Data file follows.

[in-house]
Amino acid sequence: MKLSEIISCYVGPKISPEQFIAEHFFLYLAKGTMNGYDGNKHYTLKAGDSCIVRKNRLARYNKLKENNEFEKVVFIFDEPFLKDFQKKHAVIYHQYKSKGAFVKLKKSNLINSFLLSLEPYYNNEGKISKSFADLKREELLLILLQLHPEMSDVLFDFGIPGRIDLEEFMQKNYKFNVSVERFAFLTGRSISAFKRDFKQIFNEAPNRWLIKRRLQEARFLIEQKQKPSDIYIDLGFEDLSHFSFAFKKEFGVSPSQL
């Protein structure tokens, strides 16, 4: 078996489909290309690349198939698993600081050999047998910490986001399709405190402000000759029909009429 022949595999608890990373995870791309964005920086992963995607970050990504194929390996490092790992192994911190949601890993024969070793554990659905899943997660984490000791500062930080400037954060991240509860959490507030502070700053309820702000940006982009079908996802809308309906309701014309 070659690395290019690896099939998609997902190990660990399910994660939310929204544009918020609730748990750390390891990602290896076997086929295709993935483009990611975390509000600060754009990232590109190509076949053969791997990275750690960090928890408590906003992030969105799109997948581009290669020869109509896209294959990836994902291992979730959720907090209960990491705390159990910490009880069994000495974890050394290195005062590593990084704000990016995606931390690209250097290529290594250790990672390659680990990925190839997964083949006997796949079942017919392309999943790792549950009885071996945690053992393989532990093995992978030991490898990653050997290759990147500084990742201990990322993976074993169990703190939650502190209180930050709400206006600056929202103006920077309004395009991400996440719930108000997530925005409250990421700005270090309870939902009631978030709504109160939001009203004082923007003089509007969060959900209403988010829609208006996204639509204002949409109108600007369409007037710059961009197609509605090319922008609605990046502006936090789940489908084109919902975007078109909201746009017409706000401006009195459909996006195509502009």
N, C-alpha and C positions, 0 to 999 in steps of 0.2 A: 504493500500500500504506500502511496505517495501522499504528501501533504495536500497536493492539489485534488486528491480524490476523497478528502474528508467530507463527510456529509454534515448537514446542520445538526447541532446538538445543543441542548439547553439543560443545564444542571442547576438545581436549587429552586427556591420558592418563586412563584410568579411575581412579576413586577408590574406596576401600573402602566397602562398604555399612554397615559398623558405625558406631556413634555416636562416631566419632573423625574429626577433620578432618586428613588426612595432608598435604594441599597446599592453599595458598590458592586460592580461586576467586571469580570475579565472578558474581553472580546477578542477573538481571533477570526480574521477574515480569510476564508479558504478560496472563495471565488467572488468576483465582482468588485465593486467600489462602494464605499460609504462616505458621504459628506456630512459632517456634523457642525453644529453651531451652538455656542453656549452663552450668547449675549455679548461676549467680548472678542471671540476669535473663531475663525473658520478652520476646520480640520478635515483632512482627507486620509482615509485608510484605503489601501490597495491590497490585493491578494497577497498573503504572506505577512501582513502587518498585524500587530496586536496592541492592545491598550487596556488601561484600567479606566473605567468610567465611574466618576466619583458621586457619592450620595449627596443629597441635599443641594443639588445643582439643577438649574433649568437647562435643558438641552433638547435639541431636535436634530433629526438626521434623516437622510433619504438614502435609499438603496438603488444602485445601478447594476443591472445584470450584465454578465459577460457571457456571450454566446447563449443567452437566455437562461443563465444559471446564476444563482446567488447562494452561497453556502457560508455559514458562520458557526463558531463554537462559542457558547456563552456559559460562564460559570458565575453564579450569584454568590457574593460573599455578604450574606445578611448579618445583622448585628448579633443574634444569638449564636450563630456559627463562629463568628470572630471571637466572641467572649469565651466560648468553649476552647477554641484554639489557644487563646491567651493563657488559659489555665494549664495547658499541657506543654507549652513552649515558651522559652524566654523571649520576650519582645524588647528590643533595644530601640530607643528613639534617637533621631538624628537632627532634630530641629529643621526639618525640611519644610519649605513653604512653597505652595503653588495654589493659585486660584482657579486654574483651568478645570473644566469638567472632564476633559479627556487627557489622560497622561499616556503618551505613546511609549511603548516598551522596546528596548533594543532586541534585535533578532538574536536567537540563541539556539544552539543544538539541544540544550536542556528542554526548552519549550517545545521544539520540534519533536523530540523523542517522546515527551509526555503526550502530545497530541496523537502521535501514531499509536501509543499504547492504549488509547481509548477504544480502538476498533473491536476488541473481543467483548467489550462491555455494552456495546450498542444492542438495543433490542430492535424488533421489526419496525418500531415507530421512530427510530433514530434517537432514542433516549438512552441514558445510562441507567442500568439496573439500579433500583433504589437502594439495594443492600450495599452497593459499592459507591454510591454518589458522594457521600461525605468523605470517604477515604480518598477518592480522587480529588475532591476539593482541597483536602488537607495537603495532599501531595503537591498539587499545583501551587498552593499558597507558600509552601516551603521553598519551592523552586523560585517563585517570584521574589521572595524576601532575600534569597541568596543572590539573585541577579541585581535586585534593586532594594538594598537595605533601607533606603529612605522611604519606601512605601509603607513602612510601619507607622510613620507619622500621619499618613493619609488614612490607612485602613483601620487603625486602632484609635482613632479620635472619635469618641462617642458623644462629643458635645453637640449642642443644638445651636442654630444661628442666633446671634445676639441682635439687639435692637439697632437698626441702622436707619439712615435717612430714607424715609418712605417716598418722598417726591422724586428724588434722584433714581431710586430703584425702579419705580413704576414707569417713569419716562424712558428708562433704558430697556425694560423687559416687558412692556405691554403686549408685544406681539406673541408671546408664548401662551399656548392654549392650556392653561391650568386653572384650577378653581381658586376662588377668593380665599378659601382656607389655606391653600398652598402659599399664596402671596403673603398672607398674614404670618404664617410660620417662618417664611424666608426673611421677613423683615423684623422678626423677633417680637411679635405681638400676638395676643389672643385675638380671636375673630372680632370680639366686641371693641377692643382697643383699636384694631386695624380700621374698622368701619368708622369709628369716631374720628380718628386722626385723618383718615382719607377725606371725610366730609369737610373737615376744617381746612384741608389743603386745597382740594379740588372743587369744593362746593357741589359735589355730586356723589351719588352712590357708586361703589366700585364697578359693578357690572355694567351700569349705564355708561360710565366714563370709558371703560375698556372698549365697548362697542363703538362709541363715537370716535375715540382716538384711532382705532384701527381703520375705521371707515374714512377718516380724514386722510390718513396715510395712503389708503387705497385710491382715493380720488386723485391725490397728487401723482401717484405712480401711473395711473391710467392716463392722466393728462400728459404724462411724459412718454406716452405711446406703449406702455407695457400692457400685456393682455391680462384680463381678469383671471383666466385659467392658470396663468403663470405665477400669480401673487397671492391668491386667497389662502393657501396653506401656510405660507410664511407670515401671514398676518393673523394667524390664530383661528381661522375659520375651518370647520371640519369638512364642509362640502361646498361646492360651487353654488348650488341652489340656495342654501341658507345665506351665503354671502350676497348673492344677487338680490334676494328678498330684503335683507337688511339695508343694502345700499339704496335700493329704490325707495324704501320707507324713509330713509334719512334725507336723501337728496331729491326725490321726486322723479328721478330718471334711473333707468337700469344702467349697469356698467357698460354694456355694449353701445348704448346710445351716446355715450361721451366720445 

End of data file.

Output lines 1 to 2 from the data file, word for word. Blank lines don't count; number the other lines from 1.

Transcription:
[in-house]
Amino acid sequence: MKLSEIISCYVGPKISPEQFIAEHFFLYLAKGTMNGYDGNKHYTLKAGDSCIVRKNRLARYNKLKENNEFEKVVFIFDEPFLKDFQKKHAVIYHQYKSKGAFVKLKKSNLINSFLLSLEPYYNNEGKISKSFADLKREELLLILLQLHPEMSDVLFDFGIPGRIDLEEFMQKNYKFNVSVERFAFLTGRSISAFKRDFKQIFNEAPNRWLIKRRLQEARFLIEQKQKPSDIYIDLGFEDLSHFSFAFKKEFGVSPSQL